New Anti-Spam Legislation in Force July 1, 2014

Key provisions of the government of Canada’s new legislation: An Act to promote the efficiency and adaptability of the Canadian economy by regulating certain activities that discourage reliance on electronic means of carrying out commercial activities, and to amend the Canadian Radio-television and Telecommunications Commission Act, the Competition Act, the Personal Information Protection and Electronic Documents Act and the Telecommunications Act, otherwise known as “Canada’s Anti-Spam Legislation”, or “CASL”, will come into force on July 1, 2014. While CASL will have a much larger impact on the private business sector, it will impact local governments who send electronic messages that contain any form of commercial content.

Among its key provisions, CASL governs the sending of “commercial electronic messages” (“CEM’s”). A CEM is defined under CASL as:

“an electronic message that, having regard to the content of the message, the hyperlinks in the message to content on a website or other database, or the contact information contained in the message, it would be reasonable to conclude has as its purpose, or one of its purposes, to encourage participation in a commercial activity, including an electronic message that

(a)     offers to purchase, sell, barter or lease a product, goods, a service, land or an interest or right in land;

(b)    offers to provide a business, investment or gaming opportunity;

(c)     advertises or promotes anything referred to in paragraph (a) or (b); or

(d)    promotes a person, including the public image of a person, as being a person who does anything referred to in any of paragraphs (a) to (c), or who intends to do so.”

A “commercial activity” is defined as:

“any particular transaction, act or conduct or any regular course of conduct that is of a commercial character, whether or not the person who carries it out does so in the expectation of profit, other than any transaction, act or conduct that is carried out for the purposes of law enforcement, public safety, the protection of Canada, the conduct of international affairs or the defence of Canada.”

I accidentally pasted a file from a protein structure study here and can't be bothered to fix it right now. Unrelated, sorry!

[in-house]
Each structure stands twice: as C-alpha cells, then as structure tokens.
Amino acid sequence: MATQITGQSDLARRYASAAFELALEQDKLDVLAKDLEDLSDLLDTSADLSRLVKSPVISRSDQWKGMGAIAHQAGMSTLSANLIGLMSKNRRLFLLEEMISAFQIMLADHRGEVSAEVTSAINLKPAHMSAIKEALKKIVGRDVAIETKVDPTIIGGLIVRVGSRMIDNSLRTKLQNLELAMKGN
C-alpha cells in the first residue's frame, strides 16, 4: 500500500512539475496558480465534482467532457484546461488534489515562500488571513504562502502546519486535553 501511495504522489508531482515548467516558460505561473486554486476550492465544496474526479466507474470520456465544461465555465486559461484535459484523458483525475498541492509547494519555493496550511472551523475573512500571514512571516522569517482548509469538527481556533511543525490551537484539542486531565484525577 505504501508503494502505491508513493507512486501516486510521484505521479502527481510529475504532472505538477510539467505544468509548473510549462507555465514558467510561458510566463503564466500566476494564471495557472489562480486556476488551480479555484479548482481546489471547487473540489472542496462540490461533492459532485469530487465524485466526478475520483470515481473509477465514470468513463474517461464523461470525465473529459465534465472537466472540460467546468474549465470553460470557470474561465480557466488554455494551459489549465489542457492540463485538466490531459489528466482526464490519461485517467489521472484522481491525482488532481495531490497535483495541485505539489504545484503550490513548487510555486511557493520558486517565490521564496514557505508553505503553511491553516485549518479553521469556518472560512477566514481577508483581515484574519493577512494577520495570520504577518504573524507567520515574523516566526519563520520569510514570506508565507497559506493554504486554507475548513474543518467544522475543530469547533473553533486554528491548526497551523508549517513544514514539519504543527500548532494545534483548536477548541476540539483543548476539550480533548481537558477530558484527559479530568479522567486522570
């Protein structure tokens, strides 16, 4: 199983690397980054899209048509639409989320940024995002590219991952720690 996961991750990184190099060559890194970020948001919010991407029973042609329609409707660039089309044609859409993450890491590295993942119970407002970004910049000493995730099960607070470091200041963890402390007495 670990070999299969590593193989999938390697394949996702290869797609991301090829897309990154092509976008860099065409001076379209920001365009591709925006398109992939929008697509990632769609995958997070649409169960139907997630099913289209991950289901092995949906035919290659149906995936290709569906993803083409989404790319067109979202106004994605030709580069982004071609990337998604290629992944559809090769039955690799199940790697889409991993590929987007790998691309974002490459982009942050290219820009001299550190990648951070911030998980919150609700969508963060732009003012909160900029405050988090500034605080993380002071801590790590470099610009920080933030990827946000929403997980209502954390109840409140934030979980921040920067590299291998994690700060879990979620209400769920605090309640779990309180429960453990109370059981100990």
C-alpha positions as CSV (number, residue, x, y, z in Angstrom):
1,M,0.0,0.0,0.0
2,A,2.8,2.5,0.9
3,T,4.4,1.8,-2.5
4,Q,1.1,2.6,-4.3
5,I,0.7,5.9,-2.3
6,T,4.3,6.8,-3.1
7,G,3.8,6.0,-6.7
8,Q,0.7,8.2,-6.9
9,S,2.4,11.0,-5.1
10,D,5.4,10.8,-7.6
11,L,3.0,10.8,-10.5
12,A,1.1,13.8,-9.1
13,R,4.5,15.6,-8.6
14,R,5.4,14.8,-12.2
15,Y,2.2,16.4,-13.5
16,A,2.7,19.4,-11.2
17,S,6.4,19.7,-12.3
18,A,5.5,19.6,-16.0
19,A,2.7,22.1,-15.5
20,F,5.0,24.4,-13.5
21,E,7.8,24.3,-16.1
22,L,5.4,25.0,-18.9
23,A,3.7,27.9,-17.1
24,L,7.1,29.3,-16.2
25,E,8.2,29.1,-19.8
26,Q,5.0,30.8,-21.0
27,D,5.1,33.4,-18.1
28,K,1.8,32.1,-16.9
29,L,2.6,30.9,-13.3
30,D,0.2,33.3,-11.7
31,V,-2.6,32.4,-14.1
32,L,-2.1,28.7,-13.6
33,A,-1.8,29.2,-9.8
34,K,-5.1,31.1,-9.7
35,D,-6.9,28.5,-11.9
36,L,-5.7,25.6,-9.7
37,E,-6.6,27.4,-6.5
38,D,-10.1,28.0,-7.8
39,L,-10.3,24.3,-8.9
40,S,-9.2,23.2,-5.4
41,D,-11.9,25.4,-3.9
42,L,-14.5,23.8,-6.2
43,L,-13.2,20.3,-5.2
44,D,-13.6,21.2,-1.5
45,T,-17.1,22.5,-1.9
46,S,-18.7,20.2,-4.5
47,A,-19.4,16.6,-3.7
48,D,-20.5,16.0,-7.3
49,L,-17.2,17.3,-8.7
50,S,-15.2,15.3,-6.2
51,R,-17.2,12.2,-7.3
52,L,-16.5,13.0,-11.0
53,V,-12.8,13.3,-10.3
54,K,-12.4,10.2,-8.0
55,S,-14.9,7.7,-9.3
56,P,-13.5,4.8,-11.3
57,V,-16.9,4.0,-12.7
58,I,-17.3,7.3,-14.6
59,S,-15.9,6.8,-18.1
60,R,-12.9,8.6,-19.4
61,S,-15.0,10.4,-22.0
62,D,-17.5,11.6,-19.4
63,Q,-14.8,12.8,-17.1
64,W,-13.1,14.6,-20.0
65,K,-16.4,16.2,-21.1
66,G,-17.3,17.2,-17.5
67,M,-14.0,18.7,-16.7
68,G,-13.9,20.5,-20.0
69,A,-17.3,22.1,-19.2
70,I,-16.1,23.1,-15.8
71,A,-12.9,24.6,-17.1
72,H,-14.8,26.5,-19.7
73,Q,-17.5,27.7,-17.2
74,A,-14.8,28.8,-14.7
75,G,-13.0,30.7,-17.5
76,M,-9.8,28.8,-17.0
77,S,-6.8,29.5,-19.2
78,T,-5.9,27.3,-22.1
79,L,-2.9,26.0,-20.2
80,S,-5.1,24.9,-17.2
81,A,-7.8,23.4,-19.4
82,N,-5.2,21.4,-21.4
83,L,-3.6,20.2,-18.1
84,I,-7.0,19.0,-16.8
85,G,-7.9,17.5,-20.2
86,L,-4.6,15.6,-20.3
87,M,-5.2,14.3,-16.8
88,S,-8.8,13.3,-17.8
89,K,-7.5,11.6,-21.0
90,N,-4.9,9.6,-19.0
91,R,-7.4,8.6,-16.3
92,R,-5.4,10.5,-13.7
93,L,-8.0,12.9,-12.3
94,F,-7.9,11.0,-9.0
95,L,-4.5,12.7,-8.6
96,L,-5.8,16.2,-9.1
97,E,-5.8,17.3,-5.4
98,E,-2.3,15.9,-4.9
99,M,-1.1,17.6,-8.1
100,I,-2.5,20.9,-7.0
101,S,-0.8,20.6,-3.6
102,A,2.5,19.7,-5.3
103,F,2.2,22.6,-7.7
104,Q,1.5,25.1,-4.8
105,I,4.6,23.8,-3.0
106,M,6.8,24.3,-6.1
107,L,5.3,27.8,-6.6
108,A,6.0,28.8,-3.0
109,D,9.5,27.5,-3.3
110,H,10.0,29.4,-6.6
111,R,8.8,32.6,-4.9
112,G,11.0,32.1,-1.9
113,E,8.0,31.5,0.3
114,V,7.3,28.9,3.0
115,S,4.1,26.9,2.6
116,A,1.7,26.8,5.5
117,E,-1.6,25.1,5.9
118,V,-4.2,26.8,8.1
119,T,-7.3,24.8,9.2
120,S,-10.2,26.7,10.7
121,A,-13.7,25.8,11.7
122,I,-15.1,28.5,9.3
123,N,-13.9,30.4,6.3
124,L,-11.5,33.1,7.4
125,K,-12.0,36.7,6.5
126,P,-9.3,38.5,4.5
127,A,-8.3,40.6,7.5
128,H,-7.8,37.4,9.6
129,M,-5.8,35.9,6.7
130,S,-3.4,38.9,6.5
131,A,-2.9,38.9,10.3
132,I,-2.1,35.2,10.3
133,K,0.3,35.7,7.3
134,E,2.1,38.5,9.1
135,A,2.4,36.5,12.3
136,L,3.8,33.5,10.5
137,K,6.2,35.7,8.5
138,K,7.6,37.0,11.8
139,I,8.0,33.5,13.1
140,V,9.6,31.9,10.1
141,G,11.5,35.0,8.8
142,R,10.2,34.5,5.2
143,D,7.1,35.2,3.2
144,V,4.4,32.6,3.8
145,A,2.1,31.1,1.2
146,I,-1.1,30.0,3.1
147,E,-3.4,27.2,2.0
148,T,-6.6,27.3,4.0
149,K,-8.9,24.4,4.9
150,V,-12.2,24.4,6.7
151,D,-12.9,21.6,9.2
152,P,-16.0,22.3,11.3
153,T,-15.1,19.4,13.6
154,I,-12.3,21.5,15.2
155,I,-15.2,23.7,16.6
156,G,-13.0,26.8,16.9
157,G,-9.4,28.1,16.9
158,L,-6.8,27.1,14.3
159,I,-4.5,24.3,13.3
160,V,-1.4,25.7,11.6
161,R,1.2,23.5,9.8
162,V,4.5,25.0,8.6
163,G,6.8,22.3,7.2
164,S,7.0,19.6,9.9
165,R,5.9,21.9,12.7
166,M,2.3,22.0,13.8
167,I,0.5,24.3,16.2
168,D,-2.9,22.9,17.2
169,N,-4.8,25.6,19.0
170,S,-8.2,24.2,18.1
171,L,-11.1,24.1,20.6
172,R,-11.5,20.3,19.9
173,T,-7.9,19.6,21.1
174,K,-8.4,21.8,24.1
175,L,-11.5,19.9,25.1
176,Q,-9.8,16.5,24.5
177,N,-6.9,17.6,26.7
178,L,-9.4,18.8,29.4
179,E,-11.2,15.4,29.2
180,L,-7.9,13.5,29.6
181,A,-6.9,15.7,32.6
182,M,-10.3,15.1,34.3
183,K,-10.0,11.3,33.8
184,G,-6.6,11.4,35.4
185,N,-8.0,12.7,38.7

Under CASL, the sending of CEM’s to an electronic address (which includes email, instant messaging, telephone and similar accounts) is prohibited unless the following requirements are met:

  1. The receiver must have consented to receipt of the CEM. Consent can be either express, or can be implied if the limited circumstances described in CASL apply. As a matter of prudence, express consent should be obtained. CASL and its Regulations set out specific requirements for obtaining express consent. The CRTC has also released Compliance and Enforcement Information Bulletin CRTC 2010-548 which offers some additional guidance about the requirements for obtaining consent.CASL also includes transitional provisions under which consent may be implied for a period of up to three years beginning July 1, 2014, where there is an existing business or non-business relationship that includes the sending and receiving of CEMs.

    The onus is on the sender of a CEM to prove that they have obtained consent. Once consent has been given, the sender of the CEM should obviously keep a record of the consent.

  1. The CEM must identify the person who is sending the message and, if applicable, the person on whose behalf it is being sent. The message must also include the contact information for those persons. This contact information must be valid for a minimum of 60 days after the message is sent.
  1. When a CEM is sent, it must include an unsubscribe mechanism. This provision is very important, as are the following prescribed elements:

(a)     The recipient of the message must be able to unsubscribe at no cost using the same method as the message, or an alternate electronic method;

(b)    There must be a web or electronic address to which cancellation requests can be sent. These addresses must be valid for a minimum of 60 days after any CEM is sent; and

(c)     Once the unsubscribe request is received, the party who sent the CEM has no more than ten business days to complete the request.

Not all commercial electronic messages are affected by CASL. The following are examples or messages that are excepted from the application of CASL: responses to a request for a quote; ongoing commercial transactions; warranty information; factual informationabout a subscription, membership or account; messages sent to a person with whom the sender has a personal or family relationship; and interactive two-way messages between individuals.

The penalties for violating CASL can be significant, and after three years there will be a private right of action for individuals who receive CEM’s without consent.

Local governments will need to carefully consider the content of electronic messages that are sent on their behalf as of July 1, 2014. Electronic messages that encourage participation in a “commercial activity”, whether or not that is the primary purpose of the message, will need to comply with CASL, and the recipient’s consent will be required. For example, emails and other electronic messages that advertise recreational, cultural and similar programs and events, especially where admission fees are to be charged, may well be caught by CASL.